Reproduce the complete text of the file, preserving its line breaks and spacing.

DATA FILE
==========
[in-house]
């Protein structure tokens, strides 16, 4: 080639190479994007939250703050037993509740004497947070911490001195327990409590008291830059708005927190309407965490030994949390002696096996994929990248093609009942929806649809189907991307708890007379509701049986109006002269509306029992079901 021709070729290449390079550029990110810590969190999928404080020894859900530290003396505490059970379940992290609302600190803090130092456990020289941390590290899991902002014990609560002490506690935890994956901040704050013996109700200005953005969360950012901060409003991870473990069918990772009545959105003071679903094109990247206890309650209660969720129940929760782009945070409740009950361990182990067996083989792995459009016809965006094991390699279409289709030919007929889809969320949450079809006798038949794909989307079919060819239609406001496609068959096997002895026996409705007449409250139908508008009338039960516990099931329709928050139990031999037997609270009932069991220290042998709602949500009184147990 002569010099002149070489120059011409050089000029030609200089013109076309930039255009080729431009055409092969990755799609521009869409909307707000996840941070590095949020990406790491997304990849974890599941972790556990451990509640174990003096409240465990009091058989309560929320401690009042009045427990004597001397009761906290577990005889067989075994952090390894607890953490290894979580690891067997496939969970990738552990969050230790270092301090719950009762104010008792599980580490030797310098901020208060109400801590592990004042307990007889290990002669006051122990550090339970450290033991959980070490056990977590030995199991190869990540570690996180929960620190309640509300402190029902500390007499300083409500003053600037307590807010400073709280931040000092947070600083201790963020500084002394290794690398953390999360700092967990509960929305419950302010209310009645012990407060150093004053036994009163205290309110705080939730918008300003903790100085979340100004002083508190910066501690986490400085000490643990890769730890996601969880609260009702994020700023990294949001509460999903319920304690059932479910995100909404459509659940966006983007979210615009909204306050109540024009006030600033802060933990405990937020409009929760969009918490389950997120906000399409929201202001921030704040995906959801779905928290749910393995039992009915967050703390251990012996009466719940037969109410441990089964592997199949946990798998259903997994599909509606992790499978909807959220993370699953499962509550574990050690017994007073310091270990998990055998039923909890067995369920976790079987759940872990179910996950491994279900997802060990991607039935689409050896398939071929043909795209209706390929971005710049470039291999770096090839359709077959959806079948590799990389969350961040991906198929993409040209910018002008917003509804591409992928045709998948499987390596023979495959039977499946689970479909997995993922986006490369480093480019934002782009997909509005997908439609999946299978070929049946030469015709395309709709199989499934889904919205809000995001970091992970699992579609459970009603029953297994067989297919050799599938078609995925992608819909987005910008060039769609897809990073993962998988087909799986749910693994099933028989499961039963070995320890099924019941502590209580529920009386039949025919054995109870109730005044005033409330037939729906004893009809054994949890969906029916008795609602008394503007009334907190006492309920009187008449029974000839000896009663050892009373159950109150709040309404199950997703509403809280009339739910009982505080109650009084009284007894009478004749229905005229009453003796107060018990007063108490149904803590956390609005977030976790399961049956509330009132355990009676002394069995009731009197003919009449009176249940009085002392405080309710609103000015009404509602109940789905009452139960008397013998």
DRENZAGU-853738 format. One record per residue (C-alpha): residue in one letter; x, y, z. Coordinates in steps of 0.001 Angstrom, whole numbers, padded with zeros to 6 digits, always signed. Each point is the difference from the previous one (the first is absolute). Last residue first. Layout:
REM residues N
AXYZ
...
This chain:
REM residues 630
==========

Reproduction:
[in-house]
């Protein structure tokens, strides 16, 4: 080639190479994007939250703050037993509740004497947070911490001195327990409590008291830059708005927190309407965490030994949390002696096996994929990248093609009942929806649809189907991307708890007379509701049986109006002269509306029992079901 021709070729290449390079550029990110810590969190999928404080020894859900530290003396505490059970379940992290609302600190803090130092456990020289941390590290899991902002014990609560002490506690935890994956901040704050013996109700200005953005969360950012901060409003991870473990069918990772009545959105003071679903094109990247206890309650209660969720129940929760782009945070409740009950361990182990067996083989792995459009016809965006094991390699279409289709030919007929889809969320949450079809006798038949794909989307079919060819239609406001496609068959096997002895026996409705007449409250139908508008009338039960516990099931329709928050139990031999037997609270009932069991220290042998709602949500009184147990 002569010099002149070489120059011409050089000029030609200089013109076309930039255009080729431009055409092969990755799609521009869409909307707000996840941070590095949020990406790491997304990849974890599941972790556990451990509640174990003096409240465990009091058989309560929320401690009042009045427990004597001397009761906290577990005889067989075994952090390894607890953490290894979580690891067997496939969970990738552990969050230790270092301090719950009762104010008792599980580490030797310098901020208060109400801590592990004042307990007889290990002669006051122990550090339970450290033991959980070490056990977590030995199991190869990540570690996180929960620190309640509300402190029902500390007499300083409500003053600037307590807010400073709280931040000092947070600083201790963020500084002394290794690398953390999360700092967990509960929305419950302010209310009645012990407060150093004053036994009163205290309110705080939730918008300003903790100085979340100004002083508190910066501690986490400085000490643990890769730890996601969880609260009702994020700023990294949001509460999903319920304690059932479910995100909404459509659940966006983007979210615009909204306050109540024009006030600033802060933990405990937020409009929760969009918490389950997120906000399409929201202001921030704040995906959801779905928290749910393995039992009915967050703390251990012996009466719940037969109410441990089964592997199949946990798998259903997994599909509606992790499978909807959220993370699953499962509550574990050690017994007073310091270990998990055998039923909890067995369920976790079987759940872990179910996950491994279900997802060990991607039935689409050896398939071929043909795209209706390929971005710049470039291999770096090839359709077959959806079948590799990389969350961040991906198929993409040209910018002008917003509804591409992928045709998948499987390596023979495959039977499946689970479909997995993922986006490369480093480019934002782009997909509005997908439609999946299978070929049946030469015709395309709709199989499934889904919205809000995001970091992970699992579609459970009603029953297994067989297919050799599938078609995925992608819909987005910008060039769609897809990073993962998988087909799986749910693994099933028989499961039963070995320890099924019941502590209580529920009386039949025919054995109870109730005044005033409330037939729906004893009809054994949890969906029916008795609602008394503007009334907190006492309920009187008449029974000839000896009663050892009373159950109150709040309404199950997703509403809280009339739910009982505080109650009084009284007894009478004749229905005229009453003796107060018990007063108490149904803590956390609005977030976790399961049956509330009132355990009676002394069995009731009197003919009449009176249940009085002392405080309710609103000015009404509602109940789905009452139960008397013998």
DRENZAGU-853738 format. One record per residue (C-alpha): residue in one letter; x, y, z. Coordinates in steps of 0.001 Angstrom, whole numbers, padded with zeros to 6 digits, always signed. Each point is the difference from the previous one (the first is absolute). Last residue first. Layout:
REM residues N
AXYZ
...
This chain:
REM residues 630